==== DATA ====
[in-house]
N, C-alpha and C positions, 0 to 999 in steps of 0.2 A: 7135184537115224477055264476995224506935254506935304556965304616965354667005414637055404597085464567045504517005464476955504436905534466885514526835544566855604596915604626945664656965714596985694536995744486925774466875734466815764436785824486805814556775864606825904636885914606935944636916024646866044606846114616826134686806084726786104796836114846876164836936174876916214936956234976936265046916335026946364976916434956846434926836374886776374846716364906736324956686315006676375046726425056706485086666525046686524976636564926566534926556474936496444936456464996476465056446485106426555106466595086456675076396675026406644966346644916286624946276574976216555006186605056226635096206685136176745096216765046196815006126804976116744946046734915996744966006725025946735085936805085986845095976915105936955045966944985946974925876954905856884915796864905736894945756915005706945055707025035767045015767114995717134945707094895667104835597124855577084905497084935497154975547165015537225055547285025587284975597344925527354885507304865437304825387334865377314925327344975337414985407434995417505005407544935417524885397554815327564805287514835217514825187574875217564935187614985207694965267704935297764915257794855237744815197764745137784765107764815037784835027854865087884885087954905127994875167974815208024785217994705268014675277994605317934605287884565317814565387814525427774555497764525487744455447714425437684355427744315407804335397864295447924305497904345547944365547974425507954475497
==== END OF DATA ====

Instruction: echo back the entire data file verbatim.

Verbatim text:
[in-house]
N, C-alpha and C positions, 0 to 999 in steps of 0.2 A: 7135184537115224477055264476995224506935254506935304556965304616965354667005414637055404597085464567045504517005464476955504436905534466885514526835544566855604596915604626945664656965714596985694536995744486925774466875734466815764436785824486805814556775864606825904636885914606935944636916024646866044606846114616826134686806084726786104796836114846876164836936174876916214936956234976936265046916335026946364976916434956846434926836374886776374846716364906736324956686315006676375046726425056706485086666525046686524976636564926566534926556474936496444936456464996476465056446485106426555106466595086456675076396675026406644966346644916286624946276574976216555006186605056226635096206685136176745096216765046196815006126804976116744946046734915996744966006725025946735085936805085986845095976915105936955045966944985946974925876954905856884915796864905736894945756915005706945055707025035767045015767114995717134945707094895667104835597124855577084905497084935497154975547165015537225055547285025587284975597344925527354885507304865437304825387334865377314925327344975337414985407434995417505005407544935417524885397554815327564805287514835217514825187574875217564935187614985207694965267704935297764915257794855237744815197764745137784765107764815037784835027854865087884885087954905127994875167974815208024785217994705268014675277994605317934605287884565317814565387814525427774555497764525487744455447714425437684355427744315407804335397864295447924305497904345547944365547974425507954475497